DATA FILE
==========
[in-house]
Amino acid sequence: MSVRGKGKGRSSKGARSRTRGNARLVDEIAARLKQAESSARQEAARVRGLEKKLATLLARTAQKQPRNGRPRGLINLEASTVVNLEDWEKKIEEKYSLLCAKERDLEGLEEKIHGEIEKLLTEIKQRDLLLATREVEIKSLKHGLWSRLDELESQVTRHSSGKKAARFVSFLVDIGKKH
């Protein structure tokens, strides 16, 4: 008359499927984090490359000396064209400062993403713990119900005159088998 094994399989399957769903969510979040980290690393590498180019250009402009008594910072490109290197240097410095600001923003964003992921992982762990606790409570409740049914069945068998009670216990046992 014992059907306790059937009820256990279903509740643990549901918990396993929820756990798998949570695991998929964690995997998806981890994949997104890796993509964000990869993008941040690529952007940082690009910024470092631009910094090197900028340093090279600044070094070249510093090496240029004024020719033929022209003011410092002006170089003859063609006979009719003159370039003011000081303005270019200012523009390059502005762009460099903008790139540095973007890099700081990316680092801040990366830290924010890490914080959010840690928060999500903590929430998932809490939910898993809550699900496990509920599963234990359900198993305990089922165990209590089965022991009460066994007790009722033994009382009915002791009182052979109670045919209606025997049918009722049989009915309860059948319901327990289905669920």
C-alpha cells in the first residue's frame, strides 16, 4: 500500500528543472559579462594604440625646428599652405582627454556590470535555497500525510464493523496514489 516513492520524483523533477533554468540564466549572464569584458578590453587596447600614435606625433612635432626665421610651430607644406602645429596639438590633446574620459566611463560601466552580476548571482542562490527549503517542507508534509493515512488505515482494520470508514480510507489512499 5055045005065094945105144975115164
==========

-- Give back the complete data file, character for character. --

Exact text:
[in-house]
Amino acid sequence: MSVRGKGKGRSSKGARSRTRGNARLVDEIAARLKQAESSARQEAARVRGLEKKLATLLARTAQKQPRNGRPRGLINLEASTVVNLEDWEKKIEEKYSLLCAKERDLEGLEEKIHGEIEKLLTEIKQRDLLLATREVEIKSLKHGLWSRLDELESQVTRHSSGKKAARFVSFLVDIGKKH
């Protein structure tokens, strides 16, 4: 008359499927984090490359000396064209400062993403713990119900005159088998 094994399989399957769903969510979040980290690393590498180019250009402009008594910072490109290197240097410095600001923003964003992921992982762990606790409570409740049914069945068998009670216990046992 014992059907306790059937009820256990279903509740643990549901918990396993929820756990798998949570695991998929964690995997998806981890994949997104890796993509964000990869993008941040690529952007940082690009910024470092631009910094090197900028340093090279600044070094070249510093090496240029004024020719033929022209003011410092002006170089003859063609006979009719003159370039003011000081303005270019200012523009390059502005762009460099903008790139540095973007890099700081990316680092801040990366830290924010890490914080959010840690928060999500903590929430998932809490939910898993809550699900496990509920599963234990359900198993305990089922165990209590089965022991009460066994007790009722033994009382009915002791009182052979109670045919209606025997049918009722049989009915309860059948319901327990289905669920």
C-alpha cells in the first residue's frame, strides 16, 4: 500500500528543472559579462594604440625646428599652405582627454556590470535555497500525510464493523496514489 516513492520524483523533477533554468540564466549572464569584458578590453587596447600614435606625433612635432626665421610651430607644406602645429596639438590633446574620459566611463560601466552580476548571482542562490527549503517542507508534509493515512488505515482494520470508514480510507489512499 5055045005065094945105144975115164